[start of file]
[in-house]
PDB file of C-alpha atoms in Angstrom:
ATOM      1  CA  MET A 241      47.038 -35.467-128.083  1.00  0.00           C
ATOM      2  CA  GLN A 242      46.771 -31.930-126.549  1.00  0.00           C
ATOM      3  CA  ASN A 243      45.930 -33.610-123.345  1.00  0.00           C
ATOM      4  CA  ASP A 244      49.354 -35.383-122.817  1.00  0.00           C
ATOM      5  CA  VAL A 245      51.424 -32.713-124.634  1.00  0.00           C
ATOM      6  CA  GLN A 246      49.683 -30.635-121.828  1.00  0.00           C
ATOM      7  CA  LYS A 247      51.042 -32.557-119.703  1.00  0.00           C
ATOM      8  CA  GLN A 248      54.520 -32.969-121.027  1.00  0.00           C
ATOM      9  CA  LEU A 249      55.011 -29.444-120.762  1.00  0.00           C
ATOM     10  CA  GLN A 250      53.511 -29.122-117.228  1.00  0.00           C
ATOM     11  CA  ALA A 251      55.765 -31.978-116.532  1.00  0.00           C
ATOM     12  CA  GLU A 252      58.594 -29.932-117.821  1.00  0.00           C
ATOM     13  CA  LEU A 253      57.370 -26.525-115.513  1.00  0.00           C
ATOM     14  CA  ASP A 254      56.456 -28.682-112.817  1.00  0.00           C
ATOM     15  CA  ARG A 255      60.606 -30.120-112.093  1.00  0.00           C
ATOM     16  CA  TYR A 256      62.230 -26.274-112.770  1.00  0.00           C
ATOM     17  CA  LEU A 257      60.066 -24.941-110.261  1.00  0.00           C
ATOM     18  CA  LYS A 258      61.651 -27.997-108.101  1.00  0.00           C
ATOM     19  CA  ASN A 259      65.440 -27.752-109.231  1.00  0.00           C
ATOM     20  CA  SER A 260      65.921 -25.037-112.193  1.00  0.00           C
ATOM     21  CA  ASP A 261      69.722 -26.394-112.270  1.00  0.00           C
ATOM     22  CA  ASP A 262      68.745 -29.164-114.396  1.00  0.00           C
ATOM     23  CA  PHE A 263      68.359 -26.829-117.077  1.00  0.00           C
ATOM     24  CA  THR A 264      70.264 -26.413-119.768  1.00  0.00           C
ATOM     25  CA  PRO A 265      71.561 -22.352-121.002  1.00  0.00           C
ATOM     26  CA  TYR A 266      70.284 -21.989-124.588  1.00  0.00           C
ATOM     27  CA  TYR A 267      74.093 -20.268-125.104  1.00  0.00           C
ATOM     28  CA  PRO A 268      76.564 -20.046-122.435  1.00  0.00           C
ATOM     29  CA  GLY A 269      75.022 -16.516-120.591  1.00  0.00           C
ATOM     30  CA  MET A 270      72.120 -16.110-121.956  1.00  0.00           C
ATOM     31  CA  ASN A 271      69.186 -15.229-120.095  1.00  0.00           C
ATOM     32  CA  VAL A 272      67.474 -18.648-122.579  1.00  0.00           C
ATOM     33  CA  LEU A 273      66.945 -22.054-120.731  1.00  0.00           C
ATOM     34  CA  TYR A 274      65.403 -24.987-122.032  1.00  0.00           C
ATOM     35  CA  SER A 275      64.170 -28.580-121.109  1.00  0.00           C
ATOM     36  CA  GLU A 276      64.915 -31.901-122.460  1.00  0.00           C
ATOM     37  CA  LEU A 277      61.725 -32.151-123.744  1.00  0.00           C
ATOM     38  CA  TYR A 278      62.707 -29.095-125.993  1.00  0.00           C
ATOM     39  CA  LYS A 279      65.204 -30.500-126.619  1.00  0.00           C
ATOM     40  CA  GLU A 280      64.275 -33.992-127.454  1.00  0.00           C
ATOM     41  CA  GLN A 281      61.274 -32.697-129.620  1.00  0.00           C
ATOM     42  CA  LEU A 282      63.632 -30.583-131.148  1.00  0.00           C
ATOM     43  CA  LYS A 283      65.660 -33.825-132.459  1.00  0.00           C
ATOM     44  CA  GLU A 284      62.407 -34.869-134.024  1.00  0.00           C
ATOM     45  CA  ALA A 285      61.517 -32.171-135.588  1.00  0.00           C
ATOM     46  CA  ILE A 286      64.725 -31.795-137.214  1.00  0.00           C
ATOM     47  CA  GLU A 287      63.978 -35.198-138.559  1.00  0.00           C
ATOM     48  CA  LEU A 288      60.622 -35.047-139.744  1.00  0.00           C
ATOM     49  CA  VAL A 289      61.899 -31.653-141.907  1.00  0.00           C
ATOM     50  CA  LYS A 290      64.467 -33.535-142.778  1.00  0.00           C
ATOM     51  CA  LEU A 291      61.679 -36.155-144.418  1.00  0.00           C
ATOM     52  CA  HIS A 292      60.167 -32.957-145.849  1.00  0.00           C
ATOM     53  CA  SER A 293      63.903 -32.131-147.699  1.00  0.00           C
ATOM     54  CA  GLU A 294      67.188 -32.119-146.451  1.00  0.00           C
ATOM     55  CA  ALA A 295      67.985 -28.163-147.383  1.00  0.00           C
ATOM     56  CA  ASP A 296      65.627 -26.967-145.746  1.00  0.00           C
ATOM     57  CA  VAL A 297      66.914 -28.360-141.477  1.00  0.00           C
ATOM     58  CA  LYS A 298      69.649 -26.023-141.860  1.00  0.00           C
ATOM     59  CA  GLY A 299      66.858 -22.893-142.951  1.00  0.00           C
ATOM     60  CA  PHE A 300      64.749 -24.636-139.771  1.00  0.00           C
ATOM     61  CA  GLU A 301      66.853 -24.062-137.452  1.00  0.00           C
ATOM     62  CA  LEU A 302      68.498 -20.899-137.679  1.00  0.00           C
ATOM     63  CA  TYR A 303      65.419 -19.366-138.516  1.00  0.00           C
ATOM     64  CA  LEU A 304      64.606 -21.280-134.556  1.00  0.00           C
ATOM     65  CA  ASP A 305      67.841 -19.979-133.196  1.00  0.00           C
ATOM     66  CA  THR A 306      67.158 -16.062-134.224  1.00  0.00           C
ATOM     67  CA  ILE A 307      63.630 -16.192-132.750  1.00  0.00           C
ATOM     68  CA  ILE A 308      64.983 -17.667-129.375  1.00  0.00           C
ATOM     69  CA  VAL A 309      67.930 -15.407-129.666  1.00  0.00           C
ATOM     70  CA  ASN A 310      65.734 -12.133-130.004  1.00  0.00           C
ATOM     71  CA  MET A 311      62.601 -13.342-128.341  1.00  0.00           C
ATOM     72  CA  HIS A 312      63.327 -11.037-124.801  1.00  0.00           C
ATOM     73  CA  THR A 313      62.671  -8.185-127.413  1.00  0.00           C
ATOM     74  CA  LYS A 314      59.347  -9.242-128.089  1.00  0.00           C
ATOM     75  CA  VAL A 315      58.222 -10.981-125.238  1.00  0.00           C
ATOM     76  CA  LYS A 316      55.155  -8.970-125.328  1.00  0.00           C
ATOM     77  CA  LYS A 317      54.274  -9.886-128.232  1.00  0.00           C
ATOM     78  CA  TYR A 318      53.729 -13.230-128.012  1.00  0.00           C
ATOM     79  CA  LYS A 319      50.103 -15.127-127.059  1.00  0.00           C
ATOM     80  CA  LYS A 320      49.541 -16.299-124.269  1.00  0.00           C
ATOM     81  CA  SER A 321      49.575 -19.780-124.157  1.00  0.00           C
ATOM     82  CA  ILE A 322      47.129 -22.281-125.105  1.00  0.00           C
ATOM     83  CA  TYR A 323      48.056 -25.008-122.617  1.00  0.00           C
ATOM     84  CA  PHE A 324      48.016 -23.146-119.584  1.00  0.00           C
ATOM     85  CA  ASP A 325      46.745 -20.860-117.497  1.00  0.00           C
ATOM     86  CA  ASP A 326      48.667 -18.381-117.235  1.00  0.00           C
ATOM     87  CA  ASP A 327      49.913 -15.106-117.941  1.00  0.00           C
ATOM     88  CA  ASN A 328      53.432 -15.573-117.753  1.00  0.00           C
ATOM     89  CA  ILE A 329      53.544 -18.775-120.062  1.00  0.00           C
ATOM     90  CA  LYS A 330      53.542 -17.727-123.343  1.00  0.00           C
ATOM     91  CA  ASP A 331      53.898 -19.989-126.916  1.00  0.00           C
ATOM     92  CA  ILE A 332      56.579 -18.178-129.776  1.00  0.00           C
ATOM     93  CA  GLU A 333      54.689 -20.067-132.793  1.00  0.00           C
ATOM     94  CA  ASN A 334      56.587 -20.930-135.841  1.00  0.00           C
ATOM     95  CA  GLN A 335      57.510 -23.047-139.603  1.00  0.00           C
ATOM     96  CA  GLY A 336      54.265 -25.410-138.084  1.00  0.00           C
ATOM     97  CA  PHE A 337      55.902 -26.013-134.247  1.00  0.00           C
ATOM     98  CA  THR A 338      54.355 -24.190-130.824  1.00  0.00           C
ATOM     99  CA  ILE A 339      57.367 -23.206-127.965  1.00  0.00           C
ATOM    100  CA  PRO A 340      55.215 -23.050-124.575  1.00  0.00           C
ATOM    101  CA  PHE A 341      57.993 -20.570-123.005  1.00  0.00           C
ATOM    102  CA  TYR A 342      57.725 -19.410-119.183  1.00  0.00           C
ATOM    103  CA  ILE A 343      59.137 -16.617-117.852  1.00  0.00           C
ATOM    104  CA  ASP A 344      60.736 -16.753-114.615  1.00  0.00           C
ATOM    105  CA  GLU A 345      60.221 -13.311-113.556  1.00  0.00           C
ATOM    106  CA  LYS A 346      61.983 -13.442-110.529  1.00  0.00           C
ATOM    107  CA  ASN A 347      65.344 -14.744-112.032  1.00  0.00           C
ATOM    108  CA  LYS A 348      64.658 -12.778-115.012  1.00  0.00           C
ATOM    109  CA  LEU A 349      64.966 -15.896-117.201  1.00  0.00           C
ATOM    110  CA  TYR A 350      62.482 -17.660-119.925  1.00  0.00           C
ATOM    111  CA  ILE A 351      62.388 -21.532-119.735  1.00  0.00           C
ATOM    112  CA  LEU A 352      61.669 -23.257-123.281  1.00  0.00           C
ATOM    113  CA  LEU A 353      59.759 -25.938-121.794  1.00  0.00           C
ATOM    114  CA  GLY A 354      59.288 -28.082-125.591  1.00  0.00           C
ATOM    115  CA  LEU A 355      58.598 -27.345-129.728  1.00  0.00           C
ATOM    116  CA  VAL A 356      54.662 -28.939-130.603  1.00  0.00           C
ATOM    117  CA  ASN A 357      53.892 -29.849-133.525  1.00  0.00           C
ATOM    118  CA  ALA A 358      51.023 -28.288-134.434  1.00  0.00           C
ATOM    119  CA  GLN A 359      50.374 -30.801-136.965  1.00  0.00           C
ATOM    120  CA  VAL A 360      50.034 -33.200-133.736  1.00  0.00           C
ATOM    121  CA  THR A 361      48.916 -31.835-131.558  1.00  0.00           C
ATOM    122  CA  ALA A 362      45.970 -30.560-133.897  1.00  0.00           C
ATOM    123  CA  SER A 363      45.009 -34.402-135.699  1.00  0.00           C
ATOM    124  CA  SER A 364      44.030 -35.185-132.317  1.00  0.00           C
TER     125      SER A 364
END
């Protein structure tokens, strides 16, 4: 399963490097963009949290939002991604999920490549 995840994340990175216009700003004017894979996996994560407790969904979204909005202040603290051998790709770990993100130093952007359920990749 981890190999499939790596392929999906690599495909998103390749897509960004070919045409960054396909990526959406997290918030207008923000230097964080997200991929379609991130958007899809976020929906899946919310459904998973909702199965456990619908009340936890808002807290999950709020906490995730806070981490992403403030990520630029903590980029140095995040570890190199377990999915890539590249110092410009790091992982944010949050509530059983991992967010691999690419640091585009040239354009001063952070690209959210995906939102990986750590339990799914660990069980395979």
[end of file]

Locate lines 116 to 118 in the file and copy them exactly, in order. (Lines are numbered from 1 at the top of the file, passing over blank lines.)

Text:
ATOM    114  CA  GLY A 354      59.288 -28.082-125.591  1.00  0.00           C
ATOM    115  CA  LEU A 355      58.598 -27.345-129.728  1.00  0.00           C
ATOM    116  CA  VAL A 356      54.662 -28.939-130.603  1.00  0.00           C